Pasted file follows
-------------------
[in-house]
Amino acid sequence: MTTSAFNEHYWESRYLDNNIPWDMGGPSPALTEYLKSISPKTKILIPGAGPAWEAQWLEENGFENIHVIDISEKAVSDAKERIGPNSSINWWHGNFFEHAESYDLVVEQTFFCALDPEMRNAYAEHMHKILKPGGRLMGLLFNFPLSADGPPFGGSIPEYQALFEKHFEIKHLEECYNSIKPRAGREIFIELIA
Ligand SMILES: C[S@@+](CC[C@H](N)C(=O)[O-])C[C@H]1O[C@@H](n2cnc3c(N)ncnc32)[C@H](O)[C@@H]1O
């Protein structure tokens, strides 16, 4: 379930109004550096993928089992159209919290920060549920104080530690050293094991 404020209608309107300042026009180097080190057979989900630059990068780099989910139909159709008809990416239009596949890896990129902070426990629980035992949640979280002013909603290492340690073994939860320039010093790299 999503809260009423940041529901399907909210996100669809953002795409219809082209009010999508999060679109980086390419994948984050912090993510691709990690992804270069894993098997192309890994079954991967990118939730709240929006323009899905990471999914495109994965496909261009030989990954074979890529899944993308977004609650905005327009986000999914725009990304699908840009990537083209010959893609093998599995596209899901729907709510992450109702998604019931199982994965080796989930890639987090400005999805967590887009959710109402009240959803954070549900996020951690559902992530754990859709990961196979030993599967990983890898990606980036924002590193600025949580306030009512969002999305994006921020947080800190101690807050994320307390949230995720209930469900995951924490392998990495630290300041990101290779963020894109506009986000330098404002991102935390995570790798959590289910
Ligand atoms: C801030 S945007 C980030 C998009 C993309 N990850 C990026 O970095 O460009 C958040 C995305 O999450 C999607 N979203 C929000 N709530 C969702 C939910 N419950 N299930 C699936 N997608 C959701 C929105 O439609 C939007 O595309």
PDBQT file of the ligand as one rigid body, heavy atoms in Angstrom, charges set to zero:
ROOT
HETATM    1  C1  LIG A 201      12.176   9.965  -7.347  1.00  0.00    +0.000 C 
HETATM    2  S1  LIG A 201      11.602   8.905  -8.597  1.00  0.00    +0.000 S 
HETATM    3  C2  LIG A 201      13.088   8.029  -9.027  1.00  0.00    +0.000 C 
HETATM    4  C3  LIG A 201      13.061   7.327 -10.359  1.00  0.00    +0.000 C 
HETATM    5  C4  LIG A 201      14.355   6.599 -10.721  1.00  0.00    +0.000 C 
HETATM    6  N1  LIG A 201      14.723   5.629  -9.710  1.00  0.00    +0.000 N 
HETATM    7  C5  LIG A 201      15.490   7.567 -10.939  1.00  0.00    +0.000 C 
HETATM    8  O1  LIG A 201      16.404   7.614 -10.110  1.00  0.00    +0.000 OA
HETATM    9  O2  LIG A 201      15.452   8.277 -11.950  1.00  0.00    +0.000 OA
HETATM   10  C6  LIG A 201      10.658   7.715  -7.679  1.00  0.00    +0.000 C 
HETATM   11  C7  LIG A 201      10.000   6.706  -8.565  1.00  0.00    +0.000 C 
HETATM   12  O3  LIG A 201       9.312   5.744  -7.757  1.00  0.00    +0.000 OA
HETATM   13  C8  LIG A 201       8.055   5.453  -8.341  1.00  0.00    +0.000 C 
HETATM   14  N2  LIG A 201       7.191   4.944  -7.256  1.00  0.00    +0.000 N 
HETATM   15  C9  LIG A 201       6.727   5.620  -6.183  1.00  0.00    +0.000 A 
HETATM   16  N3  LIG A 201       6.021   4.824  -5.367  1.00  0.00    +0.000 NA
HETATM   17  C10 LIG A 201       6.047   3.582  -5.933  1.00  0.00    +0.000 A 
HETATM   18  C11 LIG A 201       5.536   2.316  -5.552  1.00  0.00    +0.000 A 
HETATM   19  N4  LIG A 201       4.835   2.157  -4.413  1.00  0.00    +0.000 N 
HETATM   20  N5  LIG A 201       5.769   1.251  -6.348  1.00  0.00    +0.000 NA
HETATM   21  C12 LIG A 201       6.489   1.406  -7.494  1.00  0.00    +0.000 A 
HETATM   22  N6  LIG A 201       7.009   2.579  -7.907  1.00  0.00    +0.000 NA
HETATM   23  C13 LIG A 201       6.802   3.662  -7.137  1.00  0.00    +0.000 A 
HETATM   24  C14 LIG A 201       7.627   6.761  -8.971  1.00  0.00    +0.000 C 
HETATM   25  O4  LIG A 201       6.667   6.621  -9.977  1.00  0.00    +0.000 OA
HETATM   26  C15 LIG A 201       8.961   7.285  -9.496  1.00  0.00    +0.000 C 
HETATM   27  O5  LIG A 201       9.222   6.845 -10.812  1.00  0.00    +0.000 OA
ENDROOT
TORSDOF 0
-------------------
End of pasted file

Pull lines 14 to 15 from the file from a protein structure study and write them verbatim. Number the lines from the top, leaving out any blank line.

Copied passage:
HETATM    7  C5  LIG A 201      15.490   7.567 -10.939  1.00  0.00    +0.000 C 
HETATM    8  O1  LIG A 201      16.404   7.614 -10.110  1.00  0.00    +0.000 OA